Ian Holm, star of Lord of the Rings, Alien and Chariots of Fire, dies aged 88

Actor went from RSC and Pinter to stardom as Bilbo Baggins and as an android in Alien

Lord of the Rings: Ian Holm as Bilbo Baggins

Lord of the Rings: Ian Holm as Bilbo Baggins

 

Ian Holm, the versatile actor who played everything from androids to hobbits via Harold Pinter and King Lear, has died.

“It is with great sadness that the actor Sir Ian Holm CBE passed away this morning at the age of 88,” his agent said. “He died peacefully in hospital, with his family and carer,” adding that his illness was related to Parkinson’s disease. “Charming, kind and ferociously talented, we will miss him hugely.”

Holm’s final days were documented in a series of pastel portraits by his wife, Sophie de Stempel.

Holm, who won a Bafta and was nominated for an Oscar for his role as the maverick athletics coach Sam Mussabini in the 1981 film Chariots of Fire, may have looked destined for a career in colourful supporting roles on screen – especially after quitting theatre in 1976 after a severe case of stage fright – but he found a new generation of admirers after being cast as Bilbo Baggins in the blockbusting Lord of the Rings trilogy.

Chariots of Fire: Ian Holm, as coach Sam Mussabini, with Ben Cross in Hugh Hudson’s 1981 film. Photograph: Warner Bros/Archive Photos/Getty
Chariots of Fire: Ian Holm, as coach Sam Mussabini, with Ben Cross in Hugh Hudson’s 1981 film. Photograph: Warner Bros/Archive Photos/Getty

Earlier this month he expressed his sadness that he was unable to participate in a virtual reunion for the films, saying: “I am sorry to not see you in person, I miss you all and hope your adventures have taken you to many places, I am in lockdown in my hobbit home, or holm.”

Holm was born in 1931 in Essex, where his father was superintendent of the West Ham Corporation psychiatric hospital; he later described his childhood there as “a pretty idyllic existence”. Falling in love with acting at an early age, he went from the Royal Academy of Dramatic Art, in London, to the Shakespeare Memorial theatre, in Stratford-upon-Avon, staying on to become part of the Royal Shakespeare Company on its foundation, in 1960.

Holm became a leading figure at the RSC, winning an Evening Standard best-actor award for Henry V in 1965, part of the seminal Wars of the Roses cycle put together by Peter Hall and John Barton. He also earned plaudits for his work with Pinter, playing Lenny in the premiere production of The Homecoming (which won him a Tony award after its transfer to Broadway) and then in the 1973 film version, directed by Hall. Not least of all from Pinter himself, who is reported to have said of Holm: “He puts on my shoe, and it fits!”

Holm experienced his severe stage fright, which he described as “a sort of breakdown”, during a performance of The Iceman Cometh in 1976, which he described as “a scar on my memory that will never go away”. Having abandoned theatre, Holm developed his screen-acting career, which had hitherto largely been confined to regular but sporadic parts in British films such as The Bofors Gun, Oh! What a Lovely War and Young Winston. Seen as a safe pair of hands, he was then cast as the android Ash in the Ridley Scott-directed Alien, which gave him hitherto undreamed-of international exposure. This role was followed by his turn as Mussabini, the ostracised running coach of the sprinter Harold Abrahams in Chariots of Fire.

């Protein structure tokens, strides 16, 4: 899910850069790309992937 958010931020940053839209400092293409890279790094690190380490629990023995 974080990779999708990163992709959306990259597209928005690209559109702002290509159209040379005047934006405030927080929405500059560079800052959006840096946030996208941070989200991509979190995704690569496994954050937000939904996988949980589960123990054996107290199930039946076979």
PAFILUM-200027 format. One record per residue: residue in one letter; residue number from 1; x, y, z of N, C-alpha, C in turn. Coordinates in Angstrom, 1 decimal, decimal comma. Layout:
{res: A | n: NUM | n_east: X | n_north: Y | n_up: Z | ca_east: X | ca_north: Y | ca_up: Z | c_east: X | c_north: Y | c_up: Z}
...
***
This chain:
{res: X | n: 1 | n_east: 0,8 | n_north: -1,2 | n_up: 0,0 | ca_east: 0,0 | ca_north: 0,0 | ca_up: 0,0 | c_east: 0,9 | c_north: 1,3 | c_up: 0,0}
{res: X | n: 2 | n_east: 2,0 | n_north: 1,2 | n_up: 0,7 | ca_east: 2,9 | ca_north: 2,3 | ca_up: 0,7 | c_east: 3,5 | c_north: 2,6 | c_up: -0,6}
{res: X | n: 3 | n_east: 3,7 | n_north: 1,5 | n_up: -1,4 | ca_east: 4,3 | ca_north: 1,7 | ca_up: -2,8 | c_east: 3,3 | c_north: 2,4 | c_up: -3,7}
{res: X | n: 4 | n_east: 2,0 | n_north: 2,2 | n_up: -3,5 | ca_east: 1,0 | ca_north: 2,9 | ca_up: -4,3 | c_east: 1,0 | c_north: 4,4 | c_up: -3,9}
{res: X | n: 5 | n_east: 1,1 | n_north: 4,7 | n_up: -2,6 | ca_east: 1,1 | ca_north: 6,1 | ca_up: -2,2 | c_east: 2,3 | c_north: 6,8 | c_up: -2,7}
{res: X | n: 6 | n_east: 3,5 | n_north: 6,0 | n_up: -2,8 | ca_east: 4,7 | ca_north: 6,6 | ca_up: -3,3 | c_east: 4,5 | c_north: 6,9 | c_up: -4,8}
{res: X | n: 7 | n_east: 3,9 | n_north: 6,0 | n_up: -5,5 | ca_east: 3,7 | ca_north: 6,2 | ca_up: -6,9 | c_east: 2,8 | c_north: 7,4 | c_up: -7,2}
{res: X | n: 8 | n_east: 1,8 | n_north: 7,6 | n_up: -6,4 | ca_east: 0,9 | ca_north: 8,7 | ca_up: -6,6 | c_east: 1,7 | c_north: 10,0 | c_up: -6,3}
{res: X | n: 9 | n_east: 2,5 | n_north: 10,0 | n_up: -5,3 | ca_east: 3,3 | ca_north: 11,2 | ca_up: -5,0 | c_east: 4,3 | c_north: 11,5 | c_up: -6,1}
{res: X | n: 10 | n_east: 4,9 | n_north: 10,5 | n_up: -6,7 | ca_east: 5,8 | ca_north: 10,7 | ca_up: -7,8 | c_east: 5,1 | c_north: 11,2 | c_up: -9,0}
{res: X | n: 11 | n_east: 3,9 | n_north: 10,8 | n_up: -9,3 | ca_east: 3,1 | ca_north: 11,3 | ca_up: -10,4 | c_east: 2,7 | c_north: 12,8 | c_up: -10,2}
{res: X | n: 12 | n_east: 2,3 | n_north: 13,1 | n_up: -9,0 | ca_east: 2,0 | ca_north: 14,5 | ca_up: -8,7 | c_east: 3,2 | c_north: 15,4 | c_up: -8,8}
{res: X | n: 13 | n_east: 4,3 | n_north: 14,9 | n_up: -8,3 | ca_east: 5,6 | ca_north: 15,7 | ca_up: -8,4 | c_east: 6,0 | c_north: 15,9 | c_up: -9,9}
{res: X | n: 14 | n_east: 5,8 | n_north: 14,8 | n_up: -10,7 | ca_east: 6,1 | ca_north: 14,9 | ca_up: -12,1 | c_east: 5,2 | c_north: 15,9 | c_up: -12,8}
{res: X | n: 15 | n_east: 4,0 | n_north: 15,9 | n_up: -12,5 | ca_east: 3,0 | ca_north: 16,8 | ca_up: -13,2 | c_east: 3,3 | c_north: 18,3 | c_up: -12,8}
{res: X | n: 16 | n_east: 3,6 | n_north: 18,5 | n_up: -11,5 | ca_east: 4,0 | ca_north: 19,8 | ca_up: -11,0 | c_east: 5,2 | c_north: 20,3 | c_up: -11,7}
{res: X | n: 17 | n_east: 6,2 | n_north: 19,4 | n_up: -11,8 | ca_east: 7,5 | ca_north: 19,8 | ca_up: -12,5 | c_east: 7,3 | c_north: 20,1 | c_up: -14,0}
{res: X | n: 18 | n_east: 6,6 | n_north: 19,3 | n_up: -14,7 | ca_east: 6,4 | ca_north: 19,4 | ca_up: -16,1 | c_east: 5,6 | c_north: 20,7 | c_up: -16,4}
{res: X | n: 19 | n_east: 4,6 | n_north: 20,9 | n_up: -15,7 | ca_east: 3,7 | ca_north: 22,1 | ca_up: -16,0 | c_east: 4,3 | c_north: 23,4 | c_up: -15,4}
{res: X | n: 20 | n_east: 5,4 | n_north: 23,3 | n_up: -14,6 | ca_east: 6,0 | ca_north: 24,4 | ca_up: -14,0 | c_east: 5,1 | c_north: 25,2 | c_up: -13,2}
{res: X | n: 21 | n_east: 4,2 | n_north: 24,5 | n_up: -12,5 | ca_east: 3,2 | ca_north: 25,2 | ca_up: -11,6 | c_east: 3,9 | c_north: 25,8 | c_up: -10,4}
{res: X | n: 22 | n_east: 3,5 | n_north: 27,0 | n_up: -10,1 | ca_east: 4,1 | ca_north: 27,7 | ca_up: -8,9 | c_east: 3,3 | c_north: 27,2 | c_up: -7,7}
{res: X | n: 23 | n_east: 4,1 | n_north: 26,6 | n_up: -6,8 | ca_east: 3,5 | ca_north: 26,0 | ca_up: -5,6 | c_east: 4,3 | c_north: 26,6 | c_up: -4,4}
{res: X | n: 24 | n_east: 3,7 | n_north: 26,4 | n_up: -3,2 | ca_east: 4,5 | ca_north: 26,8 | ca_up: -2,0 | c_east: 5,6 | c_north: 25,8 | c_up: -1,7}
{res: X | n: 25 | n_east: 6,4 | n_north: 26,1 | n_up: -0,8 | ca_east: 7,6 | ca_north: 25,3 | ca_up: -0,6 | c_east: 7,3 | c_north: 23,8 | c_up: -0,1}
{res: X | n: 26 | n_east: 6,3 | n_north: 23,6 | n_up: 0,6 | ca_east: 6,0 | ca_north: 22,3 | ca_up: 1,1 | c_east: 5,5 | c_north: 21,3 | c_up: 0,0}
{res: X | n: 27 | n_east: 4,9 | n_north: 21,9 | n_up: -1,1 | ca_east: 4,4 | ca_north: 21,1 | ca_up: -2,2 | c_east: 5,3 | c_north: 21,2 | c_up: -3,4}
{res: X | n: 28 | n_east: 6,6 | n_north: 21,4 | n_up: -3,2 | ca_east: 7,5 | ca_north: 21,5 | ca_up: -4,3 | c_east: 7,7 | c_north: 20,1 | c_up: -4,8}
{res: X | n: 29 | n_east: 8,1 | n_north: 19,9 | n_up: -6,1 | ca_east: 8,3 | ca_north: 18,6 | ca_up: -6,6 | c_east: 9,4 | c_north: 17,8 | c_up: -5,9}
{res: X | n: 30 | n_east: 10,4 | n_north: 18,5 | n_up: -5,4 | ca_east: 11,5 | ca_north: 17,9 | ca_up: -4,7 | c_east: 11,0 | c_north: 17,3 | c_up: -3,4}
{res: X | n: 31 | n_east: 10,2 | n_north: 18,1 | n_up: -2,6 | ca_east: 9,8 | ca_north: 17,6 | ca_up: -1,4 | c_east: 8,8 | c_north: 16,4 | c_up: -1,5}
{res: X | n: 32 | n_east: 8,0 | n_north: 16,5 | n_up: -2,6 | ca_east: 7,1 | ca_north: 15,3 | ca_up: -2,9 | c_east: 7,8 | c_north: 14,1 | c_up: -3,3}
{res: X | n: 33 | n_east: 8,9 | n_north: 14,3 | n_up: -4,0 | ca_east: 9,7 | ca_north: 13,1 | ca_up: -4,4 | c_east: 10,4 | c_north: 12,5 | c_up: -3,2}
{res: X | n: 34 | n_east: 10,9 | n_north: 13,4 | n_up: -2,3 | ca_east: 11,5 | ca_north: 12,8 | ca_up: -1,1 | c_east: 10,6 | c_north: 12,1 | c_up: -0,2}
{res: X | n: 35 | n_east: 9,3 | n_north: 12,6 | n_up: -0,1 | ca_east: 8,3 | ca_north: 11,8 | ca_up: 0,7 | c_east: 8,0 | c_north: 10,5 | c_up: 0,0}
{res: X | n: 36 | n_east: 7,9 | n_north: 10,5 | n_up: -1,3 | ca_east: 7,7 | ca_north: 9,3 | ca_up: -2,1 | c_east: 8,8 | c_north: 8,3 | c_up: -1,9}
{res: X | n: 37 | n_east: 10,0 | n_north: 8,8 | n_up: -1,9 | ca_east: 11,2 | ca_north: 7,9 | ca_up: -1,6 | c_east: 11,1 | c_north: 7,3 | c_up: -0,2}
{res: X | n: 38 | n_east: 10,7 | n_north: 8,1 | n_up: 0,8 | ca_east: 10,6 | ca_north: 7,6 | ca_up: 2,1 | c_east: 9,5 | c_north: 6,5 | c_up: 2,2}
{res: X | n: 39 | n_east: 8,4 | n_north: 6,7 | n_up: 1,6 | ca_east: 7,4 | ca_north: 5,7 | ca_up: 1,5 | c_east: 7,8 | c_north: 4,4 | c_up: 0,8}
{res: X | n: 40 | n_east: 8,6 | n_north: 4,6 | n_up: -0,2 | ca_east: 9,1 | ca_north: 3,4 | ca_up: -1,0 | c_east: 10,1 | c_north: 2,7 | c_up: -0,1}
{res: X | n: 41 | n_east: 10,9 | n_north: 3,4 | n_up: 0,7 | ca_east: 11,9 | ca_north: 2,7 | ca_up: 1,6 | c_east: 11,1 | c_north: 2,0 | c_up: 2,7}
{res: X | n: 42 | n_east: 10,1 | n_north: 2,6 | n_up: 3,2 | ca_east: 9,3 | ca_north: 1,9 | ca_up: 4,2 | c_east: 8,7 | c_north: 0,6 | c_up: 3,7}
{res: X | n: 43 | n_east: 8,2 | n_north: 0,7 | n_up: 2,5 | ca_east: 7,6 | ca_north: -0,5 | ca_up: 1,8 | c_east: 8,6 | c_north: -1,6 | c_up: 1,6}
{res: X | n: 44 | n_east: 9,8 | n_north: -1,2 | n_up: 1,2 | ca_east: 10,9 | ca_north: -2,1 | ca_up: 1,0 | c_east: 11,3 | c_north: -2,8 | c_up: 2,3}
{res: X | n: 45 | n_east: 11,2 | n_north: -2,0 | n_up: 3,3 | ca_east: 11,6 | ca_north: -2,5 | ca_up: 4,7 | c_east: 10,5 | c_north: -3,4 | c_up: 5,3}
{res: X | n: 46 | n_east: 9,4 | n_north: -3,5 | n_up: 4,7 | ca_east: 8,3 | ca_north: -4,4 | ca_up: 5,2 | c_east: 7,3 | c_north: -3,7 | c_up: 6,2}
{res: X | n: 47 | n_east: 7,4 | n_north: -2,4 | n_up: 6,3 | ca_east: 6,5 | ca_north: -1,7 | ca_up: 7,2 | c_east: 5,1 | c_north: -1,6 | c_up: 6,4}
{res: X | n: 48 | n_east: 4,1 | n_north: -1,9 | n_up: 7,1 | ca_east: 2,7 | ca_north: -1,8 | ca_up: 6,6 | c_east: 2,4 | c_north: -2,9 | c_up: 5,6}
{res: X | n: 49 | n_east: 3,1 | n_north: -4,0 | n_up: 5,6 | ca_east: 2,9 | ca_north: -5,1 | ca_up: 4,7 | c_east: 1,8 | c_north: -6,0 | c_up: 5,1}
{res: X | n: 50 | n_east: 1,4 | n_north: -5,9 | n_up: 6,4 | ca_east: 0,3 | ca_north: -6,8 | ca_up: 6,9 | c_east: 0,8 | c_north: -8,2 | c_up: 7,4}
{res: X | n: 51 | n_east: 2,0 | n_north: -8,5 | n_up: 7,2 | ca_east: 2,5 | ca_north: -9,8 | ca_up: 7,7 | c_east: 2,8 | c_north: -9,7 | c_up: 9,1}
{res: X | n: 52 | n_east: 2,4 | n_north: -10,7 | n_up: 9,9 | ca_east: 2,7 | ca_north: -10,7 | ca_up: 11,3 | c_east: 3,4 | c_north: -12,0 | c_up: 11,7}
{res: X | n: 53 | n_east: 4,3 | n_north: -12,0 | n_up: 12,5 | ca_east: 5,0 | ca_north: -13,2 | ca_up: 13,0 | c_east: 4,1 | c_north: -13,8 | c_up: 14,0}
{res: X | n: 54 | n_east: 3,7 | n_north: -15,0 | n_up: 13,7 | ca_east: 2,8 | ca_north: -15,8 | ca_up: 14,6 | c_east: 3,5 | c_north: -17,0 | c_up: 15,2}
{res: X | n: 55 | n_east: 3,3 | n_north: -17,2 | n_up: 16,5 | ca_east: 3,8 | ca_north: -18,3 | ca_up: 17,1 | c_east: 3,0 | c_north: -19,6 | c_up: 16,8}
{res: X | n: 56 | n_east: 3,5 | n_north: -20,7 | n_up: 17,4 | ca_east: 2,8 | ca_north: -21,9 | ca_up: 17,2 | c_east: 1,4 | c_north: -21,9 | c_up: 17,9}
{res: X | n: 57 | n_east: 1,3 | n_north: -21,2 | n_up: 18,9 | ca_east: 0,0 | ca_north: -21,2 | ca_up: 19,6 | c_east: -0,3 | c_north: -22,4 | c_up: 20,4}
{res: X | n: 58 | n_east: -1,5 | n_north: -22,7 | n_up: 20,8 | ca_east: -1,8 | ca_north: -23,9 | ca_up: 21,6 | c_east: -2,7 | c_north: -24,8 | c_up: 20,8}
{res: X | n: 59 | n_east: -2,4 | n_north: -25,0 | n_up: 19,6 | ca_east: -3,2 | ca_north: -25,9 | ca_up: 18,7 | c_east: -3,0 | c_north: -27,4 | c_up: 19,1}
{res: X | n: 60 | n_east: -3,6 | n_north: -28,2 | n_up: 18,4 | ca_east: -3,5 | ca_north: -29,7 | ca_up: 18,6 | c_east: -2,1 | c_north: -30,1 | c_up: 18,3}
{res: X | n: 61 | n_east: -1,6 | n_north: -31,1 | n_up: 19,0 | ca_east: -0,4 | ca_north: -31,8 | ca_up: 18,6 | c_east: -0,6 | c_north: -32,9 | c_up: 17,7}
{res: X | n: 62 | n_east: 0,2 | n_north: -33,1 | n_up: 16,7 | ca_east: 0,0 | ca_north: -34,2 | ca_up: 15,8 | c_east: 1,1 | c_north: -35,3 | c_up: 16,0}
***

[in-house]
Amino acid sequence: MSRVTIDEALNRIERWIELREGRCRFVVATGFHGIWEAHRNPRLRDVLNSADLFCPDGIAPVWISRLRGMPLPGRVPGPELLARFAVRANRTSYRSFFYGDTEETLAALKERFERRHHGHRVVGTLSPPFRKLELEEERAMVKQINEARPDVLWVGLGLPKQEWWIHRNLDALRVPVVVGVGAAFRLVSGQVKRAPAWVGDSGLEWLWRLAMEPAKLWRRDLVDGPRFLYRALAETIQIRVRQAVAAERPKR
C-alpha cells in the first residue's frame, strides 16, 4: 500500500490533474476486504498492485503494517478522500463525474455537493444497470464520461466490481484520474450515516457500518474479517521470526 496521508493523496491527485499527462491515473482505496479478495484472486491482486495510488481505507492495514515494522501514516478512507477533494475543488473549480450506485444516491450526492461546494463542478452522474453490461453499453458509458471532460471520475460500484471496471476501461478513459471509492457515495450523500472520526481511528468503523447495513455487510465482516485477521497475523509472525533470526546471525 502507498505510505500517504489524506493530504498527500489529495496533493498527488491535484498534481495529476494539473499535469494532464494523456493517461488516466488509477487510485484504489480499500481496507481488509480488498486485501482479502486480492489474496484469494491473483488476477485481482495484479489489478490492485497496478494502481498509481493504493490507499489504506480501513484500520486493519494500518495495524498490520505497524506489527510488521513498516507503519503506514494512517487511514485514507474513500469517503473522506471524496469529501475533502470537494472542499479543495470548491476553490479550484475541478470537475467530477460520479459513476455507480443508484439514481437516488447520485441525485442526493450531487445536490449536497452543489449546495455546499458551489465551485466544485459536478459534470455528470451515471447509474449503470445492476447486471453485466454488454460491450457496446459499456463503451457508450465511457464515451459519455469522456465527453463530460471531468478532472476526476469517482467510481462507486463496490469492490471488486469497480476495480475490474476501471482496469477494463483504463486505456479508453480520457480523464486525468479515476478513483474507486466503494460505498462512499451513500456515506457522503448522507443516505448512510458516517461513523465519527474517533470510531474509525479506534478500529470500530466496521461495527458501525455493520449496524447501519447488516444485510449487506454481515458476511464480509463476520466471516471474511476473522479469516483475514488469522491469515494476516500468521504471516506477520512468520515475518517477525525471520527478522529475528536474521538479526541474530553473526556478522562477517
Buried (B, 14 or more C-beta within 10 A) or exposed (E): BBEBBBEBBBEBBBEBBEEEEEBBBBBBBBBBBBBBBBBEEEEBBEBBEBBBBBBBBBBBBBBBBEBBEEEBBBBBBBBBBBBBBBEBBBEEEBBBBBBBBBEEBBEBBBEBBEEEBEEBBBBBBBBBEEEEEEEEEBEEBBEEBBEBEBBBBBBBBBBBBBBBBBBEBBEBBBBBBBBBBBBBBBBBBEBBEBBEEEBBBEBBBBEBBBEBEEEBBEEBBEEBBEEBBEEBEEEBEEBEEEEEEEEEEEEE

Alien: Ian Holm with John Hurt. Photograph: Sunset Boulevard/Corbis via Getty
Alien: Ian Holm with John Hurt. Photograph: Sunset Boulevard/Corbis via Getty

After his nomination for a best-supporting-actor Oscar for Chariots of Fire, in 1982 (which he lost to John Gielgud, for Arthur), Holm was now a bona-fide acting grandee, although one whose eccentric-seeming, pugnacious qualities were best suited for memorable supporting parts. He played Napoleon in Terry Gilliam’s Time Bandits, and the hapless Mr Kurtzmann in the same director’s Brazil; other highlights included Lewis Carroll in the Dennis Potter-scripted Alice fantasy Dreamchild, Dr Willis in The Madness of King George, and Father Cornelius in Luc Besson’s sci-fi epic The Fifth Element. But he did find a leading role in Atom Egoyan’s adaptation of Russell Banks’s The Sweet Hereafter, released in 1997, playing the smooth-talking lawyer who persuades grieving parents to launch a class-action suit after several children are killed in a bus crash.

Holm returned to Shakespeare in 1997, in the Richard Eyre-directed King Lear at the National Theatre in London, and was knighted a year later for “services to drama”. He also appeared in a production of The Homecoming at the Gate Theatre in Dublin in 2001.

The Homecoming: Ian Holm in Harold Pinter’s play, with John Kavanagh, at the Gate Theatre in Dublin in 2001. Photograph: Joe St Leger
The Homecoming: Ian Holm in Harold Pinter’s play, with John Kavanagh, at the Gate Theatre in Dublin in 2001. Photograph: Joe St Leger

Having played Frodo Baggins in a 1981 radio adaptation of Lord of the Rings, Holm was cast as Bilbo in Peter Jackson’s mammoth three-part screen adaptation, with filming on The Fellowship of the Ring beginning in 1999. Bilbo did not appear in The Two Towers, but Holm returned for the final part, The Return of the King, as well as the first and third instalments of the Hobbit trilogy, which were released in 2012 and 2014.

Between the two sets of Tolkien adaptations, Holm developed an unexpected reputation as a lothario, after the publication of his autobiography in 2004. Hailed by the Daily Mail as “Lord of the Flings”, he candidly chronicled his serial marriages and extramarital affairs. He is survived by his fourth wife, de Stempel, and five children from previous relationships, as well as by his third wife, the actor Penelope Wilton. – Guardian

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